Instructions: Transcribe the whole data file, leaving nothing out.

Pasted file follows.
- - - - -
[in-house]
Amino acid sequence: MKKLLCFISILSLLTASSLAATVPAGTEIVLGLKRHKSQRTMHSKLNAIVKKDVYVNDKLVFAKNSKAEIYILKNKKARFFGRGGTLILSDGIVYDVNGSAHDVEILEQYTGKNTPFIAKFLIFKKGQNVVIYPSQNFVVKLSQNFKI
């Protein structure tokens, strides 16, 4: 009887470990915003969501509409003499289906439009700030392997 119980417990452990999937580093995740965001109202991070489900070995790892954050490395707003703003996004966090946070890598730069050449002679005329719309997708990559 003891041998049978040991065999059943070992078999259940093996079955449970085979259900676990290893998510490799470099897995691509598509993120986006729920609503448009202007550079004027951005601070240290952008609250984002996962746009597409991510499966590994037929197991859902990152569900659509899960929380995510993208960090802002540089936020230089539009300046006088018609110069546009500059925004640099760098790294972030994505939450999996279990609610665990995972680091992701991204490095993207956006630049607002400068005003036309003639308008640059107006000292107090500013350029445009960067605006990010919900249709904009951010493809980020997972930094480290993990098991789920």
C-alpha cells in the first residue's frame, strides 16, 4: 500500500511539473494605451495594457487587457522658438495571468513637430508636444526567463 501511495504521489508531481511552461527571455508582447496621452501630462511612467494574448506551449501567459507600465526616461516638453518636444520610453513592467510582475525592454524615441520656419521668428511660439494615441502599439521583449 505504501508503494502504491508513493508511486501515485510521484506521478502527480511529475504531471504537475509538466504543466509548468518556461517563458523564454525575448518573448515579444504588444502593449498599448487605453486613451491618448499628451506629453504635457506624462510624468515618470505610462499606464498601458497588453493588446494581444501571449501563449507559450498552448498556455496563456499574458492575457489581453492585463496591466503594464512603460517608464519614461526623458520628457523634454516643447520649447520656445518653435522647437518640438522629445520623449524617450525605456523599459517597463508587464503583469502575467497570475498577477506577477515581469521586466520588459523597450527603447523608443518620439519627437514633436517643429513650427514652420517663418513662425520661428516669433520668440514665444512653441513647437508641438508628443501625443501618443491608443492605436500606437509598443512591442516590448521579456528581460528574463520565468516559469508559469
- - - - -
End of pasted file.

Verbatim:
[in-house]
Amino acid sequence: MKKLLCFISILSLLTASSLAATVPAGTEIVLGLKRHKSQRTMHSKLNAIVKKDVYVNDKLVFAKNSKAEIYILKNKKARFFGRGGTLILSDGIVYDVNGSAHDVEILEQYTGKNTPFIAKFLIFKKGQNVVIYPSQNFVVKLSQNFKI
């Protein structure tokens, strides 16, 4: 009887470990915003969501509409003499289906439009700030392997 119980417990452990999937580093995740965001109202991070489900070995790892954050490395707003703003996004966090946070890598730069050449002679005329719309997708990559 003891041998049978040991065999059943070992078999259940093996079955449970085979259900676990290893998510490799470099897995691509598509993120986006729920609503448009202007550079004027951005601070240290952008609250984002996962746009597409991510499966590994037929197991859902990152569900659509899960929380995510993208960090802002540089936020230089539009300046006088018609110069546009500059925004640099760098790294972030994505939450999996279990609610665990995972680091992701991204490095993207956006630049607002400068005003036309003639308008640059107006000292107090500013350029445009960067605006990010919900249709904009951010493809980020997972930094480290993990098991789920």
C-alpha cells in the first residue's frame, strides 16, 4: 500500500511539473494605451495594457487587457522658438495571468513637430508636444526567463 501511495504521489508531481511552461527571455508582447496621452501630462511612467494574448506551449501567459507600465526616461516638453518636444520610453513592467510582475525592454524615441520656419521668428511660439494615441502599439521583449 505504501508503494502504491508513493508511486501515485510521484506521478502527480511529475504531471504537475509538466504543466509548468518556461517563458523564454525575448518573448515579444504588444502593449498599448487605453486613451491618448499628451506629453504635457506624462510624468515618470505610462499606464498601458497588453493588446494581444501571449501563449507559450498552448498556455496563456499574458492575457489581453492585463496591466503594464512603460517608464519614461526623458520628457523634454516643447520649447520656445518653435522647437518640438522629445520623449524617450525605456523599459517597463508587464503583469502575467497570475498577477506577477515581469521586466520588459523597450527603447523608443518620439519627437514633436517643429513650427514652420517663418513662425520661428516669433520668440514665444512653441513647437508641438508628443501625443501618443491608443492605436500606437509598443512591442516590448521579456528581460528574463520565468516559469508559469